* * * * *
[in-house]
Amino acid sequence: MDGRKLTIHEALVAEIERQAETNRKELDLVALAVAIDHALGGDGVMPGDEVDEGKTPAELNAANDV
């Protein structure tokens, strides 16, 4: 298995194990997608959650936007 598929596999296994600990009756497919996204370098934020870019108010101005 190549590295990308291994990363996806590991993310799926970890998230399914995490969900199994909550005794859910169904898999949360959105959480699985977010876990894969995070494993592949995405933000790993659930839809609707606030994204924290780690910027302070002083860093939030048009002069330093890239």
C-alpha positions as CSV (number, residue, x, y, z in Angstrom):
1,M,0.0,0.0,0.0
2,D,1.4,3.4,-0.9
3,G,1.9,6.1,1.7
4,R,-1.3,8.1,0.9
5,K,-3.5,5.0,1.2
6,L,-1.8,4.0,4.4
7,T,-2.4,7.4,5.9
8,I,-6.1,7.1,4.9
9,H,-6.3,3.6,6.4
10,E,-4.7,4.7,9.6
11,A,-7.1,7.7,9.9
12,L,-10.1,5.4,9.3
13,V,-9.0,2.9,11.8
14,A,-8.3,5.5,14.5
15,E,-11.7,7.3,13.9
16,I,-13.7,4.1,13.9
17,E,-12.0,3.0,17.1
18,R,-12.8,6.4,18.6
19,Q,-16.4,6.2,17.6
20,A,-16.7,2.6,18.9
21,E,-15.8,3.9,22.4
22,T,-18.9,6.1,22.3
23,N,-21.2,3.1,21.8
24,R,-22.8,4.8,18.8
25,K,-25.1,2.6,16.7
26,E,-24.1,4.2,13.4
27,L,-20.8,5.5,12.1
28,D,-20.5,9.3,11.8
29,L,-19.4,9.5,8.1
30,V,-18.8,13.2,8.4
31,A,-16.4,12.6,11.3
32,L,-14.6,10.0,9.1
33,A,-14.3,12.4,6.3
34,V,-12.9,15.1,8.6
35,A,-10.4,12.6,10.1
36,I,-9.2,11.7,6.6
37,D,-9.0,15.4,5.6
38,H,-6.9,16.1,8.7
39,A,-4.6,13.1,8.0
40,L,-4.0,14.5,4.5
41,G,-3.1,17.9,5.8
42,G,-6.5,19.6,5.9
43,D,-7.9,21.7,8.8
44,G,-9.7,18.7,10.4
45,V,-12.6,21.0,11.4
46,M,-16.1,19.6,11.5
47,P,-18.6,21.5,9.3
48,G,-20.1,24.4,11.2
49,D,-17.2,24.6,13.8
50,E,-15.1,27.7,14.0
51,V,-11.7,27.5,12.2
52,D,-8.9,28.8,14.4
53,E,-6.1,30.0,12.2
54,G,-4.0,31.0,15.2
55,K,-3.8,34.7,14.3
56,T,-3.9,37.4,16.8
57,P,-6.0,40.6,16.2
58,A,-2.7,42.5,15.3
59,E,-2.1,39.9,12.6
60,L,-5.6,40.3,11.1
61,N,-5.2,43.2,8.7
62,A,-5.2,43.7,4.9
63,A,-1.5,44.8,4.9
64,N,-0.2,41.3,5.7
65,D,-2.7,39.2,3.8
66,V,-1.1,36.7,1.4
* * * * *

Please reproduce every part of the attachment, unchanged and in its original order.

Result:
[in-house]
Amino acid sequence: MDGRKLTIHEALVAEIERQAETNRKELDLVALAVAIDHALGGDGVMPGDEVDEGKTPAELNAANDV
């Protein structure tokens, strides 16, 4: 298995194990997608959650936007 598929596999296994600990009756497919996204370098934020870019108010101005 190549590295990308291994990363996806590991993310799926970890998230399914995490969900199994909550005794859910169904898999949360959105959480699985977010876990894969995070494993592949995405933000790993659930839809609707606030994204924290780690910027302070002083860093939030048009002069330093890239």
C-alpha positions as CSV (number, residue, x, y, z in Angstrom):
1,M,0.0,0.0,0.0
2,D,1.4,3.4,-0.9
3,G,1.9,6.1,1.7
4,R,-1.3,8.1,0.9
5,K,-3.5,5.0,1.2
6,L,-1.8,4.0,4.4
7,T,-2.4,7.4,5.9
8,I,-6.1,7.1,4.9
9,H,-6.3,3.6,6.4
10,E,-4.7,4.7,9.6
11,A,-7.1,7.7,9.9
12,L,-10.1,5.4,9.3
13,V,-9.0,2.9,11.8
14,A,-8.3,5.5,14.5
15,E,-11.7,7.3,13.9
16,I,-13.7,4.1,13.9
17,E,-12.0,3.0,17.1
18,R,-12.8,6.4,18.6
19,Q,-16.4,6.2,17.6
20,A,-16.7,2.6,18.9
21,E,-15.8,3.9,22.4
22,T,-18.9,6.1,22.3
23,N,-21.2,3.1,21.8
24,R,-22.8,4.8,18.8
25,K,-25.1,2.6,16.7
26,E,-24.1,4.2,13.4
27,L,-20.8,5.5,12.1
28,D,-20.5,9.3,11.8
29,L,-19.4,9.5,8.1
30,V,-18.8,13.2,8.4
31,A,-16.4,12.6,11.3
32,L,-14.6,10.0,9.1
33,A,-14.3,12.4,6.3
34,V,-12.9,15.1,8.6
35,A,-10.4,12.6,10.1
36,I,-9.2,11.7,6.6
37,D,-9.0,15.4,5.6
38,H,-6.9,16.1,8.7
39,A,-4.6,13.1,8.0
40,L,-4.0,14.5,4.5
41,G,-3.1,17.9,5.8
42,G,-6.5,19.6,5.9
43,D,-7.9,21.7,8.8
44,G,-9.7,18.7,10.4
45,V,-12.6,21.0,11.4
46,M,-16.1,19.6,11.5
47,P,-18.6,21.5,9.3
48,G,-20.1,24.4,11.2
49,D,-17.2,24.6,13.8
50,E,-15.1,27.7,14.0
51,V,-11.7,27.5,12.2
52,D,-8.9,28.8,14.4
53,E,-6.1,30.0,12.2
54,G,-4.0,31.0,15.2
55,K,-3.8,34.7,14.3
56,T,-3.9,37.4,16.8
57,P,-6.0,40.6,16.2
58,A,-2.7,42.5,15.3
59,E,-2.1,39.9,12.6
60,L,-5.6,40.3,11.1
61,N,-5.2,43.2,8.7
62,A,-5.2,43.7,4.9
63,A,-1.5,44.8,4.9
64,N,-0.2,41.3,5.7
65,D,-2.7,39.2,3.8
66,V,-1.1,36.7,1.4